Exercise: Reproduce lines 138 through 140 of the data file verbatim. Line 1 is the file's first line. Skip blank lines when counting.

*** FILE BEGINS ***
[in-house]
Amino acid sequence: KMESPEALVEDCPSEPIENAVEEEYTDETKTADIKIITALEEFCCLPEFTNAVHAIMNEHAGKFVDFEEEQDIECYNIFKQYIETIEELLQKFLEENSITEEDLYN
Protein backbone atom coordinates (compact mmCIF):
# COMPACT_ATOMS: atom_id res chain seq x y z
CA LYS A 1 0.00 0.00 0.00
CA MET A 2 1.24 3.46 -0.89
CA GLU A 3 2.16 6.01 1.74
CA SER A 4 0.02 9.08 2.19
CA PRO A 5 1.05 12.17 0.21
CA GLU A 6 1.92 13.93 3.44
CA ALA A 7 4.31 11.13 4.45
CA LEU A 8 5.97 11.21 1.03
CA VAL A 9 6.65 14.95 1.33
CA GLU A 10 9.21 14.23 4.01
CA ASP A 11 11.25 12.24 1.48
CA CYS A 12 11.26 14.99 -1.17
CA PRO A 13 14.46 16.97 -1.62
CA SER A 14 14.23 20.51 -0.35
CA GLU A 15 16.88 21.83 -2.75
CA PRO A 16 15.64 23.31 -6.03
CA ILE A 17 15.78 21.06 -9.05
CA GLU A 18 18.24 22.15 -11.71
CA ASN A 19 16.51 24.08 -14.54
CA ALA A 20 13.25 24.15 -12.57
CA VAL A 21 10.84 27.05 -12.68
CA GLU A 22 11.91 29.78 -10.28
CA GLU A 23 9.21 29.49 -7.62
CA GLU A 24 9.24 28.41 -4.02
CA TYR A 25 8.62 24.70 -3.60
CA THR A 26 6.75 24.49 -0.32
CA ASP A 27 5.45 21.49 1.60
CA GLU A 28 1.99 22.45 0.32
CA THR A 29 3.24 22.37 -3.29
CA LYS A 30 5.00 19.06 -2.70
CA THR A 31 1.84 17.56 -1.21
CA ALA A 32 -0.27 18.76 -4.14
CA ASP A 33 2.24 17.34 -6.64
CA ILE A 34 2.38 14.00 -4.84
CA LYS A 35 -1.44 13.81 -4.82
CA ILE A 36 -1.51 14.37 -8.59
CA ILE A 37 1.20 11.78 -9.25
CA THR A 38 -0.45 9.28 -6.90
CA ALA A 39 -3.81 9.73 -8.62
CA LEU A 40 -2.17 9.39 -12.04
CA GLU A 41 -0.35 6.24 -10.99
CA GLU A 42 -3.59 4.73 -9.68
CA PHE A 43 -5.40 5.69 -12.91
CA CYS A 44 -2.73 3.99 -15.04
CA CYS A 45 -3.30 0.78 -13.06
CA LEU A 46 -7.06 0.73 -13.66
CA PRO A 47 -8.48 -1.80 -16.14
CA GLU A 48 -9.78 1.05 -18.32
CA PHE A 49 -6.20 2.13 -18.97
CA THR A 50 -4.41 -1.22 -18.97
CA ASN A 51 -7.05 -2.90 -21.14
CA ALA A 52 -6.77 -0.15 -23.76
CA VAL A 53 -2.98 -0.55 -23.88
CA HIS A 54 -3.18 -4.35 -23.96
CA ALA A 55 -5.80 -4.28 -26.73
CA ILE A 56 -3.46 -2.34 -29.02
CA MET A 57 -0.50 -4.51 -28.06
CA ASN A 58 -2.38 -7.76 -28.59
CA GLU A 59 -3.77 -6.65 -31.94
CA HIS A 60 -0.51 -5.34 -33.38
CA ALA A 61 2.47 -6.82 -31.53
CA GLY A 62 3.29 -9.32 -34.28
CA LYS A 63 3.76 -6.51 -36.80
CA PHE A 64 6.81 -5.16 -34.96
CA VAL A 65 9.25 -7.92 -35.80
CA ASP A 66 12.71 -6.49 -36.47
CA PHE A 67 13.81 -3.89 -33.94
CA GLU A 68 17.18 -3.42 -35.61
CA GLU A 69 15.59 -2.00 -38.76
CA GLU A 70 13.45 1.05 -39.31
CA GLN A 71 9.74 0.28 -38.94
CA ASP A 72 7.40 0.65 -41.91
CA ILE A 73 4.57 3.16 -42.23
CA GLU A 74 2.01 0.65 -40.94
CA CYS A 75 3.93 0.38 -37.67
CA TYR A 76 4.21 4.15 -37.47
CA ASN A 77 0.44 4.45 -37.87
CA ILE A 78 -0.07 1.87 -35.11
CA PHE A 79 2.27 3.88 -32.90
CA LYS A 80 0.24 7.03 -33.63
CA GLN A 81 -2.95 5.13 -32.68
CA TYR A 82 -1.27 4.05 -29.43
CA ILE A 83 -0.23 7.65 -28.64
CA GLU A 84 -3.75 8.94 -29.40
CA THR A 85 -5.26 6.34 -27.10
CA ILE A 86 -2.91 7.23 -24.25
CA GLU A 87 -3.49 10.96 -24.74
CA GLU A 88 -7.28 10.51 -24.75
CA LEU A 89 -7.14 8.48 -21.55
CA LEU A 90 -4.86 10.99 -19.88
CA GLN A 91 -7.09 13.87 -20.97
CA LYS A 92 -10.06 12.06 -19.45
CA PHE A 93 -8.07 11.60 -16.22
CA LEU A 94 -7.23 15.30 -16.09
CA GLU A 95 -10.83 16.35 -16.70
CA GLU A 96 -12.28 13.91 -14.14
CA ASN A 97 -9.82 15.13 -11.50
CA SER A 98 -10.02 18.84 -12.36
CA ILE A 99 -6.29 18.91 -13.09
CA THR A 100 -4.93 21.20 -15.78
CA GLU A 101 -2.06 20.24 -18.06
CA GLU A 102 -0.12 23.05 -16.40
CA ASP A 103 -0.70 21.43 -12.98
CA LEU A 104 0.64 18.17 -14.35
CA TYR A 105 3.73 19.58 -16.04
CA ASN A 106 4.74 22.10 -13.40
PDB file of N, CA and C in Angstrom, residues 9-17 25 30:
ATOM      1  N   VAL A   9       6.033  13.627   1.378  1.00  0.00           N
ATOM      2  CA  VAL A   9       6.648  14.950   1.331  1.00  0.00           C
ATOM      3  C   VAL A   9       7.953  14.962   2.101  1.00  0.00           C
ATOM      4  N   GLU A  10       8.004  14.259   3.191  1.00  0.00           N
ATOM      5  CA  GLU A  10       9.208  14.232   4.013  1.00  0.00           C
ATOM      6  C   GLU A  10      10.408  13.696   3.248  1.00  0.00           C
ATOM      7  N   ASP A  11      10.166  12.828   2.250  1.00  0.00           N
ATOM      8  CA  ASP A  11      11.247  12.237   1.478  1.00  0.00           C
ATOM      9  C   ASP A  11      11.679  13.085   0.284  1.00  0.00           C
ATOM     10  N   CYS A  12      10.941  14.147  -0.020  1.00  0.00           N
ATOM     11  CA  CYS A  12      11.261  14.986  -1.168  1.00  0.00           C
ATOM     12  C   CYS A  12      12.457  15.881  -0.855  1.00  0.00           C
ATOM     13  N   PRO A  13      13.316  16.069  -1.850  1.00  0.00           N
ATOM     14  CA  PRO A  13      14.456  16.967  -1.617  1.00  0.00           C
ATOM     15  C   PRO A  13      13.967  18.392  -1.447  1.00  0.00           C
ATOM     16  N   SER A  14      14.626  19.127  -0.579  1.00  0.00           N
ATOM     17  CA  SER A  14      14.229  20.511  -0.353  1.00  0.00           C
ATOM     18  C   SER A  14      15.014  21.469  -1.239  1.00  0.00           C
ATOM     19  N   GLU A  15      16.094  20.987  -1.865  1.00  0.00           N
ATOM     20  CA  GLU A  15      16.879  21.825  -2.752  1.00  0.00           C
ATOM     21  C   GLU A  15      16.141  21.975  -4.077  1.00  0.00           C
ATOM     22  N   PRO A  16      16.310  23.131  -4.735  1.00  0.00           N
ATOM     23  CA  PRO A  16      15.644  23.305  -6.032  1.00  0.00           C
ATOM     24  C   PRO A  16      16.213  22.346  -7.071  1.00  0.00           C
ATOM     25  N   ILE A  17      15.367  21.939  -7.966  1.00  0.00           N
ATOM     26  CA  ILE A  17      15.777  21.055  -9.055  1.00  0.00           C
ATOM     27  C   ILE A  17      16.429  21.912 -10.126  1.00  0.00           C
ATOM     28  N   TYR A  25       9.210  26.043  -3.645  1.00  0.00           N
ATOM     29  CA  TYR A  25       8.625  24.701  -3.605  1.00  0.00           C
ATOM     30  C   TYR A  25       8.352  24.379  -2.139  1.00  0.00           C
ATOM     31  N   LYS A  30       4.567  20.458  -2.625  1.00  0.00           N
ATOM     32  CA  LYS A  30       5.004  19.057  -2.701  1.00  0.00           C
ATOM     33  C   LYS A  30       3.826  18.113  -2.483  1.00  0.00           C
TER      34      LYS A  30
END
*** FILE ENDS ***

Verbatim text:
ATOM     27  C   ILE A  17      16.429  21.912 -10.126  1.00  0.00           C
ATOM     28  N   TYR A  25       9.210  26.043  -3.645  1.00  0.00           N
ATOM     29  CA  TYR A  25       8.625  24.701  -3.605  1.00  0.00           C